Didn't the reg do a piece some time ago (as in 1-2 years) about how roughly 5% of Finns (mainly young professionals) have now forgone a landline and are using 3G as their only internet access? Seems strange that a country moving away from fixed-line internet access should become the first to guarantee it.
Whilst I applaud the sentiment, I would have thought guaranteeing a certain minimum standard of wireless would be A) cheaper and B) more useful.
Those of us who sometimes uses the net for workrelated activities are usually more worried about upstream speeds. I currently have a beefy 18Mbps ADSL2+ connection because I need the 1.5Mbps upstream speed it provides.
It is unfortunate that the ISPs who offer good/proper upstream speeds do not get more attention. Here in Norway, a fiber provider were reported to the consumer authorities when they rightfully pointed out that their competitors did not offer _real_ broadband.
"agree the Internet is very useful, but I don't know about it being a right. Hey, does that mean if the record or movie industry had your Internet access terminated they could be sued for breaching your rights? Humm... I am liking this more and more."
Well spotted. Fundamental human rights, e.g. included with the US Bill of Rights and the EHCR include freedoms of expression, communication and privacy. These constitutional rights don't protect the business models of copyright owners: copyright is a lesser right. Ultimately this will result in 3 strikes laws, internet connection monitoring by copyright owners and aspects of the DMCA all being declared unconstitutional, but it could take between a couple of years or several decades for supreme courts to get around to enforcing constitutional rights in this way, depending upon how effective activism in support of these consitutional rights becomes within this context.
Slavery, denial of citizenship to blacks and various other horrors all took several decades of activism before the US constitution became effective.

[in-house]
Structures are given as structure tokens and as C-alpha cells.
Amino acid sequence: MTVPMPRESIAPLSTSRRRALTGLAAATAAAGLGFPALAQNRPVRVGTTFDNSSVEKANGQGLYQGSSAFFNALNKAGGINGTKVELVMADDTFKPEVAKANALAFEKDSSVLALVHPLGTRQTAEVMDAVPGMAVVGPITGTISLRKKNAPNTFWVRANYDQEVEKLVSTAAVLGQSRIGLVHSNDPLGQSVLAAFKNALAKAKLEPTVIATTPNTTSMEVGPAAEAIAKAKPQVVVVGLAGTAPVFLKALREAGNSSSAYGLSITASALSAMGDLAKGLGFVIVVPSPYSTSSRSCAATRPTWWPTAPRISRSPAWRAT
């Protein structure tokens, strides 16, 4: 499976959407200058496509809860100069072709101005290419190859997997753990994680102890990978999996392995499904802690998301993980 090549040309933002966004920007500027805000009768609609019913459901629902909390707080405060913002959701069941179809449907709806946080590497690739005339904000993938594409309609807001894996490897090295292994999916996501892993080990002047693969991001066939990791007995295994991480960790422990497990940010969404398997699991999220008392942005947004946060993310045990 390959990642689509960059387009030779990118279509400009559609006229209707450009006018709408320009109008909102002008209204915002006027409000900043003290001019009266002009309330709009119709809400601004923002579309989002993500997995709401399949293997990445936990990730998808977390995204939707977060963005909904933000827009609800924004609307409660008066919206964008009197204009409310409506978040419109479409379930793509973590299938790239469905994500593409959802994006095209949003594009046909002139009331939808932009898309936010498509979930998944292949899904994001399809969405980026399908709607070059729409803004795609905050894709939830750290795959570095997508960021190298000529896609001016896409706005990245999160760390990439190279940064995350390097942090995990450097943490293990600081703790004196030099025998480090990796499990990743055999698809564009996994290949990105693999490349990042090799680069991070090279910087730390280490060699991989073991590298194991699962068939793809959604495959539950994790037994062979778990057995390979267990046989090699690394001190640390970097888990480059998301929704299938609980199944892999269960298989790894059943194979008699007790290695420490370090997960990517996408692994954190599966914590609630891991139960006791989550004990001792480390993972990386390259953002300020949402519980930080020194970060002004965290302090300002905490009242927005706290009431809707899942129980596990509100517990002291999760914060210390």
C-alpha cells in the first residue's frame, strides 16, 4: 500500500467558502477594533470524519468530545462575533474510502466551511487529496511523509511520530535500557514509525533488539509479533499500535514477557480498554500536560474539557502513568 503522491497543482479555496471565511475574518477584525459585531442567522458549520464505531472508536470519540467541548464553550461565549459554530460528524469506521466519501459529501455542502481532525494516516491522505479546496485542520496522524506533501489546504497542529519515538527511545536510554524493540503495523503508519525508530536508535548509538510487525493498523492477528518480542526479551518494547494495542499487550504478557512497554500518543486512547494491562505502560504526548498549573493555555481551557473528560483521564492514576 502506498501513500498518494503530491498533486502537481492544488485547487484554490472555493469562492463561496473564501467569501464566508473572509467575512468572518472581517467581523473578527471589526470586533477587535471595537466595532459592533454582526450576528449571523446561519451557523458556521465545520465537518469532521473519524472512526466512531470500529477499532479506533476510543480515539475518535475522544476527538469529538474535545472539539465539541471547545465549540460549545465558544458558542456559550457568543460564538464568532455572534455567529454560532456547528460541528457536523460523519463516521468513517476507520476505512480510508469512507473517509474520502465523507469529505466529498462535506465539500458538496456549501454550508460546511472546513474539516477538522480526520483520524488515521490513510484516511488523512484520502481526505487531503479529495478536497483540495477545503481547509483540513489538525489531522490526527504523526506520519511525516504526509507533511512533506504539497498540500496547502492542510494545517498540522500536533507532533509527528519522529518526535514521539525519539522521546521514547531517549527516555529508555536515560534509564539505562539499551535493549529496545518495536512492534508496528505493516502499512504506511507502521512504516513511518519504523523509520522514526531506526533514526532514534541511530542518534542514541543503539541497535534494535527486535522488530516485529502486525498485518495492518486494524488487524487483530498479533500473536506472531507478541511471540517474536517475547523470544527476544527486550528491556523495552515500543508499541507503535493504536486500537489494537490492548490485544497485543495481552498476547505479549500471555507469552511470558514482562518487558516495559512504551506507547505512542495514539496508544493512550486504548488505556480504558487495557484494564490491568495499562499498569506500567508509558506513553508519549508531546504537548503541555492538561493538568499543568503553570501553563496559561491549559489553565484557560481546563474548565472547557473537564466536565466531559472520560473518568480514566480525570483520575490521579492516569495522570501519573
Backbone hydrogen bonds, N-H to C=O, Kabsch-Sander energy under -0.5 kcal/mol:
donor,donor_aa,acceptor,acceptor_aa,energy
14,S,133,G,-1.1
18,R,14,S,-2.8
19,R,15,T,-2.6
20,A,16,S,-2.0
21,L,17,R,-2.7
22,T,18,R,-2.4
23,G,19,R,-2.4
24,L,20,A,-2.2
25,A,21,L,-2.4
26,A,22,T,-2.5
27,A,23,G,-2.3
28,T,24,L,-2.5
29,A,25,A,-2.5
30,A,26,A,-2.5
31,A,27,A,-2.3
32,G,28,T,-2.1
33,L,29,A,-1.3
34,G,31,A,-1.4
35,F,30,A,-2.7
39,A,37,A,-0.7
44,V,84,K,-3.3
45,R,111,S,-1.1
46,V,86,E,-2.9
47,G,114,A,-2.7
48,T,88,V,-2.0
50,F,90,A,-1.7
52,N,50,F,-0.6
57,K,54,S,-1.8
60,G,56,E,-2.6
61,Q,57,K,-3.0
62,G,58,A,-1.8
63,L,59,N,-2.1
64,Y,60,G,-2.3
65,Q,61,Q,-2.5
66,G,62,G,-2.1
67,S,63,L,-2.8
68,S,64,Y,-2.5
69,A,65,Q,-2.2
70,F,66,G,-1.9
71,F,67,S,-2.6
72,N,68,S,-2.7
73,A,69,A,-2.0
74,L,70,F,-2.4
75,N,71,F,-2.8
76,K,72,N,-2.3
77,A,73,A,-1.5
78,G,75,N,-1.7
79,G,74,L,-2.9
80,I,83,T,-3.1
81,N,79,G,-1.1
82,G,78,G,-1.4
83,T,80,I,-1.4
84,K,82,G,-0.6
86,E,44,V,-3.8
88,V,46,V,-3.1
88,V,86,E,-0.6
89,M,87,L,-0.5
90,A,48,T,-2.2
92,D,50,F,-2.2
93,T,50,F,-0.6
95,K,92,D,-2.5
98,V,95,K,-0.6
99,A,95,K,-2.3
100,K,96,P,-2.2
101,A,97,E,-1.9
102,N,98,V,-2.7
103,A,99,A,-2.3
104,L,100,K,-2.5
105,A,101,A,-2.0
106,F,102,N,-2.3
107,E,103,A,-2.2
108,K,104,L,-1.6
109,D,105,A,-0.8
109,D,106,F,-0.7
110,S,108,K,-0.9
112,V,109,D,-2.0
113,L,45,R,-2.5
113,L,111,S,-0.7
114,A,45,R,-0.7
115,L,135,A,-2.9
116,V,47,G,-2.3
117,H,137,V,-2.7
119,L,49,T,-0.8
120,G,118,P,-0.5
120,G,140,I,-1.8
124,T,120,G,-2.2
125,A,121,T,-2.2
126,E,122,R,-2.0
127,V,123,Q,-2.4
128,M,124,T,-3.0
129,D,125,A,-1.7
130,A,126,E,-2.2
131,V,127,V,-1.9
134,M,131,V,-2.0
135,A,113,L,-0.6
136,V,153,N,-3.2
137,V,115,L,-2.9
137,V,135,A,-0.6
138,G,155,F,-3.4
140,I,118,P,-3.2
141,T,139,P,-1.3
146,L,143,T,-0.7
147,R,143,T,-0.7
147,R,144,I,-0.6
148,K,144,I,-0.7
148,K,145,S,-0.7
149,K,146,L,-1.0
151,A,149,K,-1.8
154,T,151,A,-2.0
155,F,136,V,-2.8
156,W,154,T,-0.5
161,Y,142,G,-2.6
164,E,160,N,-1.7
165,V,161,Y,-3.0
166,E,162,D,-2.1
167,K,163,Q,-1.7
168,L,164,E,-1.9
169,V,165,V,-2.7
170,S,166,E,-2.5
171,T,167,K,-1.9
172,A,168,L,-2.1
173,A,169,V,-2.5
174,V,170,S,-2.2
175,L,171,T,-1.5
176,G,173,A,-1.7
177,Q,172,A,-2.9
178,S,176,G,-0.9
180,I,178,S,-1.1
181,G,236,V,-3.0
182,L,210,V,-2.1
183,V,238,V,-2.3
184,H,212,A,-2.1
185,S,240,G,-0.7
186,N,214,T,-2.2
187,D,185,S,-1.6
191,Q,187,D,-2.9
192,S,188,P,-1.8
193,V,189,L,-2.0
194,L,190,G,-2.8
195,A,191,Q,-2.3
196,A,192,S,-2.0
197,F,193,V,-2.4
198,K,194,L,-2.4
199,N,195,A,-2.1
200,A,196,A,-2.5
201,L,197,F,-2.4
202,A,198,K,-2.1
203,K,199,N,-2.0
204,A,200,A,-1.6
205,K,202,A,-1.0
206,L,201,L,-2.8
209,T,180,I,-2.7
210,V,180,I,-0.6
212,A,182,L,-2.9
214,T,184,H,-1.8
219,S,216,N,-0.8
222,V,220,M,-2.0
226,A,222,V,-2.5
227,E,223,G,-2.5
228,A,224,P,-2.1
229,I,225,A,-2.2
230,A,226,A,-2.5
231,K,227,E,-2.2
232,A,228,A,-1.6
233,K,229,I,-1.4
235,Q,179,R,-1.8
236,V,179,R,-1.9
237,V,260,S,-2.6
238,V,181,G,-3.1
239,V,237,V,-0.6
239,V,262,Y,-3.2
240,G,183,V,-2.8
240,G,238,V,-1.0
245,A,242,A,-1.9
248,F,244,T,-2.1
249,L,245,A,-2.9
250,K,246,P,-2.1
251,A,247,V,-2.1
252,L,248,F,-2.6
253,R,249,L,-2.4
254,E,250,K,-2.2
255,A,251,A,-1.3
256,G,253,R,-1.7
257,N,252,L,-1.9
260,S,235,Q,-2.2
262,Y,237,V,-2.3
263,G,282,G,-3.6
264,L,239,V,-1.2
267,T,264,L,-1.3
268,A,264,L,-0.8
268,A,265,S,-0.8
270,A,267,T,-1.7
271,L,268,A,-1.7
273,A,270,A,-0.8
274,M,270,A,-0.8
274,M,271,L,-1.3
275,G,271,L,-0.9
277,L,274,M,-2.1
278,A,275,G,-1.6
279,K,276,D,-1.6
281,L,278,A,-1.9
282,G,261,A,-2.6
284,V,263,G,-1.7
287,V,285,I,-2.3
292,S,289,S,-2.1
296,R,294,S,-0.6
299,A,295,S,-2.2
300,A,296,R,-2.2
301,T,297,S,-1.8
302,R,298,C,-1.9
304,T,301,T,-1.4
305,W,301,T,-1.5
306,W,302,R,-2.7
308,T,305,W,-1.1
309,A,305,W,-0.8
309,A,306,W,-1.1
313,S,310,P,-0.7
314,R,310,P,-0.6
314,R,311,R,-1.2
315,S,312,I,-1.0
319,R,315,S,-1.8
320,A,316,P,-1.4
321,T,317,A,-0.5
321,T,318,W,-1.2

Yep. I live in Oulu also.
PanOulu's quicker than my DNA 3G modem, esp. using my minilappari in Isokatu 25 (You know the place - pint of beer at €2.80 10-16 välillä*) but at 3G access at €10/month outside the city for 384kb, it's OK for e-mails. Plus, Pr0n lasts longer ;-).
Does this mean that it's gonna be 1Mb without an extra charge?? Doubt it...
Andy, Tuira, Oulu.
OK, publishable, Dearest Moderatrix: firstname.lastname@example.org , in case the Anonymous Coward with obvious back trouble (big yellow streak running down it) wants to make contact, so I can recover the keyboard (s)he now owes me!
I take full responsibility from any phishers out there. With an Asus eee701, I don't think I'll catch many phish.
(*välillä - between. Actually, knowing a bit of Finnish helps me grasp the ejaculations (ooer, missus) of amanfrommars. Structure's too similar to be a coincidence)
Is there any mention in the legislation about cost? Is there any mention of upstream speeds?
On costs: Saying that providers must make 1Mb internet access available to all is one thing, but it's only meaningful if the providers are limitted in what they can charge for installation.
On upstream speeds: It's possible to provide 1Mb downstream via something like a satelite link and then upstream at 56k or less by PSTN dial up or GPRS. The downstream isn't a whole lot of use without a meaningful upstream speed.